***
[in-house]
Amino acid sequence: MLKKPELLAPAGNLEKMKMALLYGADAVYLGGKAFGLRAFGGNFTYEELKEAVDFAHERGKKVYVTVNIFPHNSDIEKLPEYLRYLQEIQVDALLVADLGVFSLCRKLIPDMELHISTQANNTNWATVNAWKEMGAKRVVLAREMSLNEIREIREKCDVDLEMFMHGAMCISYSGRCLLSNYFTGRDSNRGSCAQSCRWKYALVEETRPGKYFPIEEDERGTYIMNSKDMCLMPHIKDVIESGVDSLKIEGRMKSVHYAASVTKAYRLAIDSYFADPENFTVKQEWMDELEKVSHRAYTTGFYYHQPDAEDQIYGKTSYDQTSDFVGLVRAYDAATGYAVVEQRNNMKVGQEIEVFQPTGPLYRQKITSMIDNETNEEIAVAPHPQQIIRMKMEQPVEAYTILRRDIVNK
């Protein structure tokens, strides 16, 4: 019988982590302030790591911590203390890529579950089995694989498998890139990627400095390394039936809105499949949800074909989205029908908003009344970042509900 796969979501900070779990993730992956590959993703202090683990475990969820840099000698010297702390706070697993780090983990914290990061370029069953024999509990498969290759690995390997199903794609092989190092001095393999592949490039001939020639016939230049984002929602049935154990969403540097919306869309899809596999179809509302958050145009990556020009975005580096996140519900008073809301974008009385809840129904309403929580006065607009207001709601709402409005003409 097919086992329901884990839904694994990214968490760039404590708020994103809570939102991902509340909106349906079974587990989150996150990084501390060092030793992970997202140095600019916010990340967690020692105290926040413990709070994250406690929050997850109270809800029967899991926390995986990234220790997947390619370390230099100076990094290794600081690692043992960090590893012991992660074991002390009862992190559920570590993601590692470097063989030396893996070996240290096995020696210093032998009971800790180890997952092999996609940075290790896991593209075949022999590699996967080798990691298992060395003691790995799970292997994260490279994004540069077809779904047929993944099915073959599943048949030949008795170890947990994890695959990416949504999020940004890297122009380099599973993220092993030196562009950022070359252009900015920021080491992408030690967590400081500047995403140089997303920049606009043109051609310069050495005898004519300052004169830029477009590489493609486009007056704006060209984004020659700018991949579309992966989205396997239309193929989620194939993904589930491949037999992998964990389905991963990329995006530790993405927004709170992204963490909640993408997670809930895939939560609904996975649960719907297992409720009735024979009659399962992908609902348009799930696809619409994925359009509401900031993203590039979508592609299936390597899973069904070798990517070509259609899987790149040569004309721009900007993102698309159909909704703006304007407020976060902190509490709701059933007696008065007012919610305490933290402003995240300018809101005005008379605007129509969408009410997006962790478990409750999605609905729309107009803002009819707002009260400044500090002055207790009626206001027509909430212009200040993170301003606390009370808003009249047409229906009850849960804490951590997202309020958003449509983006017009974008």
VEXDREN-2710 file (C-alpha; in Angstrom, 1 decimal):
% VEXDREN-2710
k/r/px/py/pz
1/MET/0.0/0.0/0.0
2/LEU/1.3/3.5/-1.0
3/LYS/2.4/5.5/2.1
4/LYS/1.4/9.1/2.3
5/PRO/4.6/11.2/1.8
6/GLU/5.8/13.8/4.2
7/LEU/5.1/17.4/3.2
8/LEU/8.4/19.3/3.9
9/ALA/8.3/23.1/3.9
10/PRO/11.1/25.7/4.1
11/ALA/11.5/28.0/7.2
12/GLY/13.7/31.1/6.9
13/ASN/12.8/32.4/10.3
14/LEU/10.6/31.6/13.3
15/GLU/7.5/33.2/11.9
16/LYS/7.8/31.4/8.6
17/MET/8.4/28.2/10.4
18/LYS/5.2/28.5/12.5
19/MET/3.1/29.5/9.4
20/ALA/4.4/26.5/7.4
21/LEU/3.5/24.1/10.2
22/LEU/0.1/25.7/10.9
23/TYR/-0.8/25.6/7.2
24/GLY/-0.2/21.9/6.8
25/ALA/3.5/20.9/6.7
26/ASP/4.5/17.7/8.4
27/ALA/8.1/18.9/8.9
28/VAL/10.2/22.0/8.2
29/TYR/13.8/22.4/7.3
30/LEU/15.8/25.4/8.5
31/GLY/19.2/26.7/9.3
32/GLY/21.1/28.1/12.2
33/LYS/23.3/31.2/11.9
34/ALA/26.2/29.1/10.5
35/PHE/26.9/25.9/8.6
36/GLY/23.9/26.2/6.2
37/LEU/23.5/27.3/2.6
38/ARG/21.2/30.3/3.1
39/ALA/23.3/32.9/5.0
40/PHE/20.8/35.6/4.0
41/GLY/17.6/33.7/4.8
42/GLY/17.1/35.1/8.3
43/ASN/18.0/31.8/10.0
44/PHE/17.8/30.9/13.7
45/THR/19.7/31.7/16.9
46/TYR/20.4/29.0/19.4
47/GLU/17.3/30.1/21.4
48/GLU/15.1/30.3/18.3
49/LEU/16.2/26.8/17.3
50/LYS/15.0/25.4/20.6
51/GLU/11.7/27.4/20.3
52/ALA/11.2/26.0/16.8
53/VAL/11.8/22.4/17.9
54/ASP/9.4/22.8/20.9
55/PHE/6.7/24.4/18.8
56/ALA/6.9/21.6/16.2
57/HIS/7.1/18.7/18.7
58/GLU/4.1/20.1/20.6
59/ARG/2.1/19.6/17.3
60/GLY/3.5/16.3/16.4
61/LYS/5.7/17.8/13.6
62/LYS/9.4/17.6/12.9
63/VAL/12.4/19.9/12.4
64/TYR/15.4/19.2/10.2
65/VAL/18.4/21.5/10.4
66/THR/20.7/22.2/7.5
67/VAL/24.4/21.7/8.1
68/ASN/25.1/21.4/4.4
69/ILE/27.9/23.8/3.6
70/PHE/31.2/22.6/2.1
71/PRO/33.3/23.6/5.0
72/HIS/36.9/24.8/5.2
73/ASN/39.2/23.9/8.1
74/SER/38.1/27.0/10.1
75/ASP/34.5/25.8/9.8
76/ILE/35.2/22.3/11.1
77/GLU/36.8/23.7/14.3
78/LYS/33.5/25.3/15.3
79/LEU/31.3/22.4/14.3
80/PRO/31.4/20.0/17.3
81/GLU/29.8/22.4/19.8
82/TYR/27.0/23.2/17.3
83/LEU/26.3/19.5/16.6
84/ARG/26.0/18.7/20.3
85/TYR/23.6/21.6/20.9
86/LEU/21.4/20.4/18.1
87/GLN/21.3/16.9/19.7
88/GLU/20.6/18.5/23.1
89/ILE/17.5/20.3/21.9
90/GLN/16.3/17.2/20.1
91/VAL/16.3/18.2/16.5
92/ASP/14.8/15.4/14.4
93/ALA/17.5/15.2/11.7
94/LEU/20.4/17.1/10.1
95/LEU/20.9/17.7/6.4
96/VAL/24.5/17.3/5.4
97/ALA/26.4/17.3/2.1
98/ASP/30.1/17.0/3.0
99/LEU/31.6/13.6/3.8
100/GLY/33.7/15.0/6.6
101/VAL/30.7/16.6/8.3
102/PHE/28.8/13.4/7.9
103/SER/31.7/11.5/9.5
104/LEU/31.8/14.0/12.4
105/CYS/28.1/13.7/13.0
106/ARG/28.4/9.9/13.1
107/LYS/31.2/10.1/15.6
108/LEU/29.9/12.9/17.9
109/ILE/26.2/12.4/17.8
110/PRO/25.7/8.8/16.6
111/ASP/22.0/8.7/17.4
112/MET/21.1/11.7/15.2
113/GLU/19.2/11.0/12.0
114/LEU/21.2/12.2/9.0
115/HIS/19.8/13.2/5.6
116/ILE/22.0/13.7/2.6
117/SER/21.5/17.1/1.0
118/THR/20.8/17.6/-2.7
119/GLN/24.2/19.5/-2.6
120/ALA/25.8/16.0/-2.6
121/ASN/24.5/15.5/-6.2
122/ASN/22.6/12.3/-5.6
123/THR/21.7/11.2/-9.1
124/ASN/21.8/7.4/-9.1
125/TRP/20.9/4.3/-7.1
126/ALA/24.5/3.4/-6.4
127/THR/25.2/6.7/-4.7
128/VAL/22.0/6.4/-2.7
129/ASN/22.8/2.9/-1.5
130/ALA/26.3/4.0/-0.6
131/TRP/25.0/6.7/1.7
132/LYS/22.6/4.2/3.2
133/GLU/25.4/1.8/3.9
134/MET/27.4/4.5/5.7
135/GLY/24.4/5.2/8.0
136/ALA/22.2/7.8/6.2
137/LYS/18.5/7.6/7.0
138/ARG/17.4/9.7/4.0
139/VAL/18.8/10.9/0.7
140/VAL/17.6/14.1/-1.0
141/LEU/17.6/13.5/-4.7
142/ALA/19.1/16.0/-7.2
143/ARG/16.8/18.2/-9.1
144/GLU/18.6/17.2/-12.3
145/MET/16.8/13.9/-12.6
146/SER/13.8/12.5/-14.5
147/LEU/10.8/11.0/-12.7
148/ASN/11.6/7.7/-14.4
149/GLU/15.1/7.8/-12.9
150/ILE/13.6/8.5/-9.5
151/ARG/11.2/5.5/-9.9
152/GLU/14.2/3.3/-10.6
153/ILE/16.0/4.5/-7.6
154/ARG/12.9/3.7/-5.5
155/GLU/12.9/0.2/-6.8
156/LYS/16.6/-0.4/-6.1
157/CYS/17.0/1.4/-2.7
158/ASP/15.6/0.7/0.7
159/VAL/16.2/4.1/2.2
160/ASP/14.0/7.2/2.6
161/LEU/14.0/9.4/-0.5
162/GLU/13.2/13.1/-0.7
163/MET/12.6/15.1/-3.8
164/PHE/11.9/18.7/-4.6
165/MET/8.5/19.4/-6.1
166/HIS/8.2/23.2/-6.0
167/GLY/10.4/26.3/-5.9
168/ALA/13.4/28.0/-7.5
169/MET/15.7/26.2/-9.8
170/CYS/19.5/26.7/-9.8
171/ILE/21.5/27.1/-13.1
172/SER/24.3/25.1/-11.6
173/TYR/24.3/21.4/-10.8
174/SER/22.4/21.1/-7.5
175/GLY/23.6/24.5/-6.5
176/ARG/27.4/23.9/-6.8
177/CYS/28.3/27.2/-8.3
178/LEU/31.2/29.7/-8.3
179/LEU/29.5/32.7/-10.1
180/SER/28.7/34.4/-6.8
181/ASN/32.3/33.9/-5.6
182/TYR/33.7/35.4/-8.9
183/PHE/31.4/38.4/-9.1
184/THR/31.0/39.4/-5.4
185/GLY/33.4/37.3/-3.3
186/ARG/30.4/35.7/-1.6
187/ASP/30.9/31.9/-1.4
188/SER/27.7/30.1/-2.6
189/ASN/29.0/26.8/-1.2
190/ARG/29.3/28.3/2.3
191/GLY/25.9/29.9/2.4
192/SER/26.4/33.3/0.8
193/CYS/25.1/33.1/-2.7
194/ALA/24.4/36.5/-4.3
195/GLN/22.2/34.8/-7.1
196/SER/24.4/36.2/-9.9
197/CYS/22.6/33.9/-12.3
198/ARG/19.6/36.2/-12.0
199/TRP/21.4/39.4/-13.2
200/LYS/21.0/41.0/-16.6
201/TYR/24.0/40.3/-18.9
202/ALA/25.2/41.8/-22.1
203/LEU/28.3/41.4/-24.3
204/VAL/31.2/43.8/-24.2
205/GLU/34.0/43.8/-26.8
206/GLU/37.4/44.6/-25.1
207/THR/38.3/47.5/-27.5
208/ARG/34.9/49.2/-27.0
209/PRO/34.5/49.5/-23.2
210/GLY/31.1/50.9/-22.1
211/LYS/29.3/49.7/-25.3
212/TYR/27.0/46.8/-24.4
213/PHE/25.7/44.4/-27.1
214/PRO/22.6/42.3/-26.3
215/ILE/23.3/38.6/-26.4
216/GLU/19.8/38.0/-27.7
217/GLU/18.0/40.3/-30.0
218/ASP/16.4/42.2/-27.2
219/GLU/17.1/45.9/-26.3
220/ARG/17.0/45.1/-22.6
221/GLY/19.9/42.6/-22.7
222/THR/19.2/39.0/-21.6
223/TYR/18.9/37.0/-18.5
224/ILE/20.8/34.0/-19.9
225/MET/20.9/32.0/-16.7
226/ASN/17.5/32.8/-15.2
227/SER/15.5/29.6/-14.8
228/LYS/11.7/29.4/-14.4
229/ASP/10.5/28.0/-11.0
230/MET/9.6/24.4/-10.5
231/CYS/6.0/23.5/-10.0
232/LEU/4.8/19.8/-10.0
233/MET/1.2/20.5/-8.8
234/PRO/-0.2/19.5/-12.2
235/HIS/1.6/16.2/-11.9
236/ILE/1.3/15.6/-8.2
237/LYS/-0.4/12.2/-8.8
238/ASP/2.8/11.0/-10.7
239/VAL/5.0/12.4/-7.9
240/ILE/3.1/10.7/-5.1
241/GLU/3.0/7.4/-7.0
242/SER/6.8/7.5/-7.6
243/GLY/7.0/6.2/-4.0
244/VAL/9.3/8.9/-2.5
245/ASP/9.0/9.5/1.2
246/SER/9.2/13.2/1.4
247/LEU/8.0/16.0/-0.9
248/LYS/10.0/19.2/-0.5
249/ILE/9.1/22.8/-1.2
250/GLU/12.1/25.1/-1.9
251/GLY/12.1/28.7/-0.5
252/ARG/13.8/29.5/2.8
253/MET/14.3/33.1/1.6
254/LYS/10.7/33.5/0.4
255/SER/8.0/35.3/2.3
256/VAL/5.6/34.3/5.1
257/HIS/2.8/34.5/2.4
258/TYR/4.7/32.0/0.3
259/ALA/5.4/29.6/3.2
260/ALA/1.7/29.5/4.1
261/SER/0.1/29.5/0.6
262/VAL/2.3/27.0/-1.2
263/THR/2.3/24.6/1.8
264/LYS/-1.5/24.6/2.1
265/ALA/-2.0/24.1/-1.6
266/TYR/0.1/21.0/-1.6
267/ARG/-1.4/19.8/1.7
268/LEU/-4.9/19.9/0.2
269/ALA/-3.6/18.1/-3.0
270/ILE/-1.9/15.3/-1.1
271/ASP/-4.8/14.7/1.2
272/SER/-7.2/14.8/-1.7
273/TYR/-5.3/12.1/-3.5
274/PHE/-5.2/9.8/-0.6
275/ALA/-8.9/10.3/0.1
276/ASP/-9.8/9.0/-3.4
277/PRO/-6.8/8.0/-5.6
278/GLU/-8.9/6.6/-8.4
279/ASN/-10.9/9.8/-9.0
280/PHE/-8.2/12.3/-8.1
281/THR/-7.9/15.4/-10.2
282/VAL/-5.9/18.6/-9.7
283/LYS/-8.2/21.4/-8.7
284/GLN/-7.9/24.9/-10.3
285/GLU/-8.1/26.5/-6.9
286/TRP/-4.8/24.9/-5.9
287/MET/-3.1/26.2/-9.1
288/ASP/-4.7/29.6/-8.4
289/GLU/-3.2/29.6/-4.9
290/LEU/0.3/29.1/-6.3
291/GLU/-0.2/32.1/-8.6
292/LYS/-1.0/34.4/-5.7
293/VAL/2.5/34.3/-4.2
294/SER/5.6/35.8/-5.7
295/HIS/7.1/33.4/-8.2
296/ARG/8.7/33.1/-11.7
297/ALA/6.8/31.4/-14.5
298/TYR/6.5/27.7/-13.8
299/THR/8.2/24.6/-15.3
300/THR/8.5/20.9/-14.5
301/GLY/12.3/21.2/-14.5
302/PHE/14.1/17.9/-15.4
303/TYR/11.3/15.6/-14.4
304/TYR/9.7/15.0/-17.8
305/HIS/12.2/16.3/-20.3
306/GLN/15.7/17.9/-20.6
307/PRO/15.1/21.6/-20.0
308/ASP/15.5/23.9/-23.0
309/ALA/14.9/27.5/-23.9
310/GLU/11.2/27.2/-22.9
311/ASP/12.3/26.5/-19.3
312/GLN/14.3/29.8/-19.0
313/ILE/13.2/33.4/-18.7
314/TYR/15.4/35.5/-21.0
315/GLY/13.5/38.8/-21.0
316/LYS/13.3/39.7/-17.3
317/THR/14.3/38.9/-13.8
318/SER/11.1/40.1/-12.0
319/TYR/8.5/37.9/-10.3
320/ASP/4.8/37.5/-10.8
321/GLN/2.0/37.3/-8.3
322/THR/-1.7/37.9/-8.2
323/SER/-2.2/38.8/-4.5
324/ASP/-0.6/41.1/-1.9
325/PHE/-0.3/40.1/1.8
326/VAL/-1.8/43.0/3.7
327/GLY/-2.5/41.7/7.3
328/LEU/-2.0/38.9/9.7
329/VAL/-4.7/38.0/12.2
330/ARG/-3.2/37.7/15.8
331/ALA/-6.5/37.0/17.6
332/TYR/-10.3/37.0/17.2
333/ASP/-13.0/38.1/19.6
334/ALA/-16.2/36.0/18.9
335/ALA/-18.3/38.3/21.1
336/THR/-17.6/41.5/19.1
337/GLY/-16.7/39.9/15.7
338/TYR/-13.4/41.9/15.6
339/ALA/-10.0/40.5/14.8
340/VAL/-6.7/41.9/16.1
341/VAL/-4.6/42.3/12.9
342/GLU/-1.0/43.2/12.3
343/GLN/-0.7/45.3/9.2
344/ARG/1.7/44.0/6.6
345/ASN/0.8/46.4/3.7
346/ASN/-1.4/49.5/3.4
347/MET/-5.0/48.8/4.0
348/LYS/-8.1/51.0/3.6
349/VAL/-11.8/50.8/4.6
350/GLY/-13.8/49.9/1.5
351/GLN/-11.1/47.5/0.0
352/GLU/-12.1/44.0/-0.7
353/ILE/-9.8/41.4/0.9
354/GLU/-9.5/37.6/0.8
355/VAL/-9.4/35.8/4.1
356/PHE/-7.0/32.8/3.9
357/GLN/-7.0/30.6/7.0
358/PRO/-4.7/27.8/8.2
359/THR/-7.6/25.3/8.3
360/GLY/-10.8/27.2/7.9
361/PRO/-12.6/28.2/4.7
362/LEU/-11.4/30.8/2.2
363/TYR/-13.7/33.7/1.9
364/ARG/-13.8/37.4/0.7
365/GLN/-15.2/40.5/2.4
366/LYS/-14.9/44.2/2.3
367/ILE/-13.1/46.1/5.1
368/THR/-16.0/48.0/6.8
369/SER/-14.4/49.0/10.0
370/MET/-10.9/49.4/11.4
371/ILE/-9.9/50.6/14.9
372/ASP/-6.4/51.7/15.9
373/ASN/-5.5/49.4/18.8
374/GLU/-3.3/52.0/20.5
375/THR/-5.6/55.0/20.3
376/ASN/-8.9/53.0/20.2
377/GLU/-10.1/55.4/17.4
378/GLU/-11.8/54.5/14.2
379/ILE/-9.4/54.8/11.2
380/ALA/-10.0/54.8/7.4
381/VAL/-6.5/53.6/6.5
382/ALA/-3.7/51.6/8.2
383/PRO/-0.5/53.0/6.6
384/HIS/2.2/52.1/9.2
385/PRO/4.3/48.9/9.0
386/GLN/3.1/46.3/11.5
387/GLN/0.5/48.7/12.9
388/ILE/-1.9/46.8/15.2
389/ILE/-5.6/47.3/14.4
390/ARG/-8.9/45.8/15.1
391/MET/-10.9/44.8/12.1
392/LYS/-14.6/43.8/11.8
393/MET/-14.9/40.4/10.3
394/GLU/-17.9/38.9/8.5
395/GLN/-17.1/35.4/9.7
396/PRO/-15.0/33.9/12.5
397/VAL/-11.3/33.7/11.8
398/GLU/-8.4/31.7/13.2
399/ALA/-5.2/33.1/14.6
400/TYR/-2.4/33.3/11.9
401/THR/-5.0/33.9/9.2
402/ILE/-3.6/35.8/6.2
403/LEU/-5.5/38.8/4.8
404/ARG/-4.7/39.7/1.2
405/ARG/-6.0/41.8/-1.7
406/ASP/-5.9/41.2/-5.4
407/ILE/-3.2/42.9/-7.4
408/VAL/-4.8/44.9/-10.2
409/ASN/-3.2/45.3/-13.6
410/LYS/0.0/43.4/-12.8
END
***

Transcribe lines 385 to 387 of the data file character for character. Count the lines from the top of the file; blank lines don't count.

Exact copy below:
379/ILE/-9.4/54.8/11.2
380/ALA/-10.0/54.8/7.4
381/VAL/-6.5/53.6/6.5